Friday, November 25, 2011
Scottish Borders Council wants 32 representatives on the National Police Board; this is a ridiculous number and badly thought-out, where’s the vision?
On the 4th September 2010, I went to a Scottish National Party event called the National Assembly.
It was to propose the Scottish National Police Force as a viable idea not just in terms of cost savings but in producing better operational efficiency.
In my vision for the new force, the existing boards would be kept, as is the case in the current 8 board set up.
Above that there would be the national board drawing members from the 8 boards plus additional members from outside.
The Police like most public organisations get their budgets from the Councils and Scottish Government, however I envisaged that there would be a commercial aspect to their work to help pay for their upkeep.
Asset seizures from criminals in some part should be ploughed back into the Police in someway to help pay for their own upkeep.
Although I proposed the national police force at Perth, other issues were also in my thinking, a nationally armed force and that in an independent Scotland, the security of airports and customs would be also part of their remit.
Under a separate division, this division would operate in much the same way as customs already do.
Visas etc would be dealt with by a division within the new Scottish Home Office.
Police wouldn’t have any input into the issue of visas so that the system was completely impartial to ensure public confidence. In other words the police could get the opportunity to deny entry based on someone’s individual prejudice.
The UK border agency staff would also be absorbed into the Scottish Police, again a separate division to create a seamless ring of protection around our borders and within our borders.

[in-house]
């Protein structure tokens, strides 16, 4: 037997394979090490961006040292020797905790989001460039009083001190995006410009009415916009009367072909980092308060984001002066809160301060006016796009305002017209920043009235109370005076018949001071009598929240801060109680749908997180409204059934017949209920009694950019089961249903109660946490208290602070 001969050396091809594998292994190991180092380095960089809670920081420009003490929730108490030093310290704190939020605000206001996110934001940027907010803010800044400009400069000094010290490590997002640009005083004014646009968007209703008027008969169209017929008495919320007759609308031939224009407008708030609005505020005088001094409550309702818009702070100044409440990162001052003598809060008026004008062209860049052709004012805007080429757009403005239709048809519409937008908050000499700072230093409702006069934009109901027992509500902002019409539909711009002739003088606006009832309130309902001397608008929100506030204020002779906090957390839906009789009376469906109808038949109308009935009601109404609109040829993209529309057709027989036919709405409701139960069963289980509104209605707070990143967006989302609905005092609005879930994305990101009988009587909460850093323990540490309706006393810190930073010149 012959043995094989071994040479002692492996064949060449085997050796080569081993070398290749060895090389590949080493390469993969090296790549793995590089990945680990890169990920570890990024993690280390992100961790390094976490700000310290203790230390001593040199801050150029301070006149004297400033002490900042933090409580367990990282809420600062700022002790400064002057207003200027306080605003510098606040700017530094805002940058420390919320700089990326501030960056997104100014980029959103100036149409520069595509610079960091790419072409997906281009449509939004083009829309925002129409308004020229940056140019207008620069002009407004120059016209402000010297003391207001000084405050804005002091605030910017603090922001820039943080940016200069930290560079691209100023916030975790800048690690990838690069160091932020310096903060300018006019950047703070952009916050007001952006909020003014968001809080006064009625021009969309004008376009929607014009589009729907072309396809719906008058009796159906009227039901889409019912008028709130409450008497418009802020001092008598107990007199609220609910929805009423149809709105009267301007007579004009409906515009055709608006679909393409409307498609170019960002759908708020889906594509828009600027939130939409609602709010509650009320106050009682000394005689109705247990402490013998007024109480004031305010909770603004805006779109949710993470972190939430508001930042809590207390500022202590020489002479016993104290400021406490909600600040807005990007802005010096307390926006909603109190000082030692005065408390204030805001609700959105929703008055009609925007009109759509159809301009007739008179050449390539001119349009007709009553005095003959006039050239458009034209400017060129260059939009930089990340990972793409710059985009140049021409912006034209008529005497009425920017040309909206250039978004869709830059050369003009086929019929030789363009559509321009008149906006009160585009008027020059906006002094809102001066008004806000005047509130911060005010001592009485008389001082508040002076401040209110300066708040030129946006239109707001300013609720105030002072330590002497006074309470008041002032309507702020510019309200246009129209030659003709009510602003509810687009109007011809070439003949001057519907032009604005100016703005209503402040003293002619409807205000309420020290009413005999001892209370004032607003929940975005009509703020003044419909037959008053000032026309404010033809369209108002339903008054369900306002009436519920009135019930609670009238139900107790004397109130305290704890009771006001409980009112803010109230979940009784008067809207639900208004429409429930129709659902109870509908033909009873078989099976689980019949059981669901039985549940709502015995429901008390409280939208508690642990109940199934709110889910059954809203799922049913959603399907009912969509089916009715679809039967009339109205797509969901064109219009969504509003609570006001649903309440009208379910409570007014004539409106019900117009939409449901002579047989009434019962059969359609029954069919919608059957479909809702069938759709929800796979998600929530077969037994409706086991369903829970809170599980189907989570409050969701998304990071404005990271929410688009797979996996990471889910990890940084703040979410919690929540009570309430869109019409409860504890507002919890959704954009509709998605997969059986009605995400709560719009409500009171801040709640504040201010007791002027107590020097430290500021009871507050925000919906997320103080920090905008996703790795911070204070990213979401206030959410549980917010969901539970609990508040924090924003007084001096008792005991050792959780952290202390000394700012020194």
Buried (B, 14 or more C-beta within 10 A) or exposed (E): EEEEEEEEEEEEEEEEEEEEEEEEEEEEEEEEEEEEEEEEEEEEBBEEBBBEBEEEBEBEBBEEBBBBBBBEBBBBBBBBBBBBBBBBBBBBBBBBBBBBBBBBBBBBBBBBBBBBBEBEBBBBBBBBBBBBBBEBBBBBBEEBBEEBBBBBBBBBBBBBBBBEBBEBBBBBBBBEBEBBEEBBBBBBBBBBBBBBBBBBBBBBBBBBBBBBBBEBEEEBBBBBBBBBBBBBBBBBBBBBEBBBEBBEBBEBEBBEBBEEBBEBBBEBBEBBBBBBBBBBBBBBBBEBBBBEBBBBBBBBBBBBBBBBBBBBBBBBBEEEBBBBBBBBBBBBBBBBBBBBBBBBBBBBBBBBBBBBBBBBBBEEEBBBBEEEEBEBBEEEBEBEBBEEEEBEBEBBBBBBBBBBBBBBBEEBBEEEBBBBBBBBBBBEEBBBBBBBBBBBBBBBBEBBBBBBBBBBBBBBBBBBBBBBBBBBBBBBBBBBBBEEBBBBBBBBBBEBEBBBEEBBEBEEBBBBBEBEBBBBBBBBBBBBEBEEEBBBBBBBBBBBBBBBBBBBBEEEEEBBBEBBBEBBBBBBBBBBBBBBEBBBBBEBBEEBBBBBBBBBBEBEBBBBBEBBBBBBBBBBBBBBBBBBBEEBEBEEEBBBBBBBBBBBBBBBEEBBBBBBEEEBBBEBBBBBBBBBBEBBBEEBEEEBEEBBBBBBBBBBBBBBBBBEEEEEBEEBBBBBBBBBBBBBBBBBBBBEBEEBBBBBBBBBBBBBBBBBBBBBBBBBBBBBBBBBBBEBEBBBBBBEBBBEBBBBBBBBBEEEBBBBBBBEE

In my idea the max number sitting on the National board would be around 20, eight current local board members, 8 ‘outsiders’ appointed by Scottish Government and 4 Police Officers of various ranks. This number could be adjusted by consultation to get the right mix.
An idea has been floated that there should be a representative from each of the 32 local authorities in Scotland to be on any future national police board.
That is nonsense, we need a national police board that is large enough to do competent work but also small enough to have decision making manageable.
At one point someone floated another idea of a representative from every city and town, not bright and not workable.
Scottish Borders Council Lib Dem Councillor Graham Garvie has put forward a motion against any plans for an appointed board of 11 members.
11 people is too small a group and doesn’t take into account future expansion of the Police in a post independence scenario.
The system needs overcapacity to take up future capacity.
Opposition SNP members and council leader David Parker said representing all councils could be unwieldy and they are right but by the same token, they aren’t visionaries.
They don’t see the future, someone has to tell them and then they agree.
However, at Scottish Borders Council they were outvoted by a combination of Tory, Lib Dem, Borders Party and Independent members.
Whether they can see the future is also open to debate, they know that 11 members is the wrong number but by the same token, 32, is an excessive amount.
The Scottish National Police Force will go ahead but unfortunately; no one is realising that stage two reform must be started immediately.
I didn’t see any point at Perth of going overboard by giving the additional remits to my idea because some are post independence changes.
I kept it short enough so they could grasp the idea without being overly complicated but luckily financial pressures came along at the right time.
Stage two reform must be started immediately in the event of a yes vote, people will have questions on a range of topics before this vote, if the work is done fears can be addressed, if not, then it weakens the referendum campaign considerably.
It is all about having the factual answers to everything.
The Campaign for Human Rights at Glasgow University